Earlier this year, we discussed the legality of lesser-known hemp-derived cannabinoids which appeared to be gaining success in the U.S. One of these promising cannabinoids is cannabinol (“CBN”). Put simply, CBN is a non-intoxicating cannabinoid that results from the degradation of THC. Because it is difficult, if not impossible, to grow CBN-rich strains of hemp, most of the CBN found on the U.S. market is the product of decarboxylation — a chemical reaction that converts other cannabinoids, such as CBD and THC, into CBN. This conversion process creates some confusion regarding the legal status of CBN.
Although CBN is not expressly listed under the federal Controlled Substances Act (the “CSA”), the cannabinoid is a Scheduled I controlled substance when derived from marijuana. The CSA defines “marihuana” to mean “all part of the cannabis plant” except the stalks and non-viable seeds. Because neither the stalks nor non-viable seeds contain meaningful amounts of cannabinoids, CBN squarely falls under the definition of marijuana, and as a result, is a controlled substance.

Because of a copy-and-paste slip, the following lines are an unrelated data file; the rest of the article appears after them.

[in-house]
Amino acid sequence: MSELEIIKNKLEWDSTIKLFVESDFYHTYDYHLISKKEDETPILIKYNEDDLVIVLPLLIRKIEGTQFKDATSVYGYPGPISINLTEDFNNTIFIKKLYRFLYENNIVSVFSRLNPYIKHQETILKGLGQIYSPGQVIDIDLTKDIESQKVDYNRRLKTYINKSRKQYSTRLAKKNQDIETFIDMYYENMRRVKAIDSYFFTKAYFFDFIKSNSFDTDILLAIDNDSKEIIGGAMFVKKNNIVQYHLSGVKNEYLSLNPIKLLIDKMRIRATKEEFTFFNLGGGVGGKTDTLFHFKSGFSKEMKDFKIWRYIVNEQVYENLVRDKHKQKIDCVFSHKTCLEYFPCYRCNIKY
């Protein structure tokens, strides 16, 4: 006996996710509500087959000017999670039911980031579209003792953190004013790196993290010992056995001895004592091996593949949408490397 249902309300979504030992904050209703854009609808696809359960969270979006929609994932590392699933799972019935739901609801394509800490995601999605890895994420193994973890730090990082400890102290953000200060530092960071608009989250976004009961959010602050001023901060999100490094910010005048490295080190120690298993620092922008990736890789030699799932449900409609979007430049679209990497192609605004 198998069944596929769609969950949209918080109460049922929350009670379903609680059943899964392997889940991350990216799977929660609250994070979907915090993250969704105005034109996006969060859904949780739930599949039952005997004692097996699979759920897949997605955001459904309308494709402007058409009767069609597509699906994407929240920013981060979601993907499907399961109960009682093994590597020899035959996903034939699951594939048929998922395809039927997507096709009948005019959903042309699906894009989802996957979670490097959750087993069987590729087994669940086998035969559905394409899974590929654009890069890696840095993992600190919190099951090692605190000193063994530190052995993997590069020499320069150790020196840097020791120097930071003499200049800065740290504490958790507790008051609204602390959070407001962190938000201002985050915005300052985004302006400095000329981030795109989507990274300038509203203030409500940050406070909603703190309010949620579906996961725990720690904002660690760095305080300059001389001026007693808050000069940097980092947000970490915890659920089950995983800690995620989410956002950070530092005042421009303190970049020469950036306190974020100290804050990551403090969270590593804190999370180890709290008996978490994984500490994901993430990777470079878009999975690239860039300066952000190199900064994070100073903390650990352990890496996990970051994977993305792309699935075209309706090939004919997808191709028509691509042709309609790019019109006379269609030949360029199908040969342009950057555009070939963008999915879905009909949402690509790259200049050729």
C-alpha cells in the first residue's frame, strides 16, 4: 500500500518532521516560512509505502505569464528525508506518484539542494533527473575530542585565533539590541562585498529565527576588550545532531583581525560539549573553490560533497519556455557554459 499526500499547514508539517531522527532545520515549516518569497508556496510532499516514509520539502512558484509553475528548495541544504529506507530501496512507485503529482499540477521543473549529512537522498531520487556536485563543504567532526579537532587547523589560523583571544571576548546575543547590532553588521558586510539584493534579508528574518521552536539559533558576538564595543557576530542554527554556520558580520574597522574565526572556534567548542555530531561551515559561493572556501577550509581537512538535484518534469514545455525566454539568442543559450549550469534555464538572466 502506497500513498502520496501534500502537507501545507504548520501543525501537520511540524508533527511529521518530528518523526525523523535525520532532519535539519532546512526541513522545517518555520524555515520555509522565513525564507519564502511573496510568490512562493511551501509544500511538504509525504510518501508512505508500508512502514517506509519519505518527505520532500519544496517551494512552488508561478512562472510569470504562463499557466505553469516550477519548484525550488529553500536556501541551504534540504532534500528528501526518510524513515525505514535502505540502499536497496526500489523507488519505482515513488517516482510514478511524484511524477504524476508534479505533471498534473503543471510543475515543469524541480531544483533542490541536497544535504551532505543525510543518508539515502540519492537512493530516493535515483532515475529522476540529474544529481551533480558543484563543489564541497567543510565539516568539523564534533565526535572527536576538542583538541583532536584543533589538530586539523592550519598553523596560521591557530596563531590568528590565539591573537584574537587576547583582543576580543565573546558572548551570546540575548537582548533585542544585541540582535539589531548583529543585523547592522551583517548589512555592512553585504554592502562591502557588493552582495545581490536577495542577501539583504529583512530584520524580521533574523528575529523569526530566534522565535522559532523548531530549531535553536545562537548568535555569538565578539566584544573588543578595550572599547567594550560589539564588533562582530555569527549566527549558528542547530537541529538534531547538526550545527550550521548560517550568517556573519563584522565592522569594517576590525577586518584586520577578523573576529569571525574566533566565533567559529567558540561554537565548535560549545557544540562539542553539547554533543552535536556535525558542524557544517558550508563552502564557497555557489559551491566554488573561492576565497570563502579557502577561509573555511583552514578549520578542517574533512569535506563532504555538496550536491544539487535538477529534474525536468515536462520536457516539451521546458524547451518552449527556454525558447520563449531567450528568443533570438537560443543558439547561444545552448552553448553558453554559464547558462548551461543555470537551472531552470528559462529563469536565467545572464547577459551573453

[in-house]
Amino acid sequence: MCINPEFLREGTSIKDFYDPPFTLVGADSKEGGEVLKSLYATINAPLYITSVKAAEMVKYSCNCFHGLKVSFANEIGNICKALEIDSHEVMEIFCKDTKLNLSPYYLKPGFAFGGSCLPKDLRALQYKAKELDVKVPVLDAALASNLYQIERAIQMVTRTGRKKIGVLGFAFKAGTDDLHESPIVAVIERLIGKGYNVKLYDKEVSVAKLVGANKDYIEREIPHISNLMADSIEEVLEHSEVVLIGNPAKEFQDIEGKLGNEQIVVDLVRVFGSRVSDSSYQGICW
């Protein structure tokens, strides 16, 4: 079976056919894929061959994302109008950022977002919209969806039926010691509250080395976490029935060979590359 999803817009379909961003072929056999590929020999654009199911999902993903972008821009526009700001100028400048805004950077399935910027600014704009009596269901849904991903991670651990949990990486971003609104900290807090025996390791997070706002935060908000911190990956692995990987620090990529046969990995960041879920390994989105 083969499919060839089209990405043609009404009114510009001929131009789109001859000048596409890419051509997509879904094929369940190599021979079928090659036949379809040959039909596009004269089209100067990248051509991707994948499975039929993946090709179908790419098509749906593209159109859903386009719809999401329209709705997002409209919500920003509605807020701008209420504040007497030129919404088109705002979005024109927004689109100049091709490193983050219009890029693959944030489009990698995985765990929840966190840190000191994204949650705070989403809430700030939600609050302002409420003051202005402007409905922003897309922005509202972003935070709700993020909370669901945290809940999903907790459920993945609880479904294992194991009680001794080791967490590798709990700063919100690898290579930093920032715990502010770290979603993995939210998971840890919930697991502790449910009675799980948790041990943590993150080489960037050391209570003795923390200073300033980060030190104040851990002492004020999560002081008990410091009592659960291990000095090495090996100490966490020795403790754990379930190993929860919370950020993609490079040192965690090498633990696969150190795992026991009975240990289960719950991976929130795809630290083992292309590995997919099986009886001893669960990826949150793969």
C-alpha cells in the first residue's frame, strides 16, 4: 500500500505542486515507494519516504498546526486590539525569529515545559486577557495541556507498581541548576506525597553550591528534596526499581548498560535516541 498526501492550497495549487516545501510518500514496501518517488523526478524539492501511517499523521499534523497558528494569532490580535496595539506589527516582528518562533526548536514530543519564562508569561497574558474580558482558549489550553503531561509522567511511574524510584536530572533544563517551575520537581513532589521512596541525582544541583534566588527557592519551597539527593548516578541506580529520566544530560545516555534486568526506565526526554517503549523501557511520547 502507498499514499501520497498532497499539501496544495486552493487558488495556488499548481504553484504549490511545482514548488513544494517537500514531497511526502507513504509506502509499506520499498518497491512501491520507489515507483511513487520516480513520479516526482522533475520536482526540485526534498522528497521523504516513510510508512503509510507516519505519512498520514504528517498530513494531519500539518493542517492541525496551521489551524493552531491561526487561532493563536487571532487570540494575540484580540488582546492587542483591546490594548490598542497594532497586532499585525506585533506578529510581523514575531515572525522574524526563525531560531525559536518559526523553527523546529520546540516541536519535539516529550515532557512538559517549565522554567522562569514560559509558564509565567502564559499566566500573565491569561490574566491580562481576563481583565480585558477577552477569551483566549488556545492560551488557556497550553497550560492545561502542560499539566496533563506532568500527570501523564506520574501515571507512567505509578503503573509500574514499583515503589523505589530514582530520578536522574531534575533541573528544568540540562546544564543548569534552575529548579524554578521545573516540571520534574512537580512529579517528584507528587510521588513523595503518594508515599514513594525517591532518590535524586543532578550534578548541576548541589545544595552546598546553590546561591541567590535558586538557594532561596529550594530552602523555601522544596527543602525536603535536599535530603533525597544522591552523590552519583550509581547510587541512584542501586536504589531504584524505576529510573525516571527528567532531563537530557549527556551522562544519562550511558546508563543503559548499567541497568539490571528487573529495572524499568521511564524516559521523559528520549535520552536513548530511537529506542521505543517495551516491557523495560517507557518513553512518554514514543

On the other hand, CBN derived from hemp is not a controlled substance, and thus, may be lawful. This is true for two reasons. First, the Agriculture Improvement Act of 2018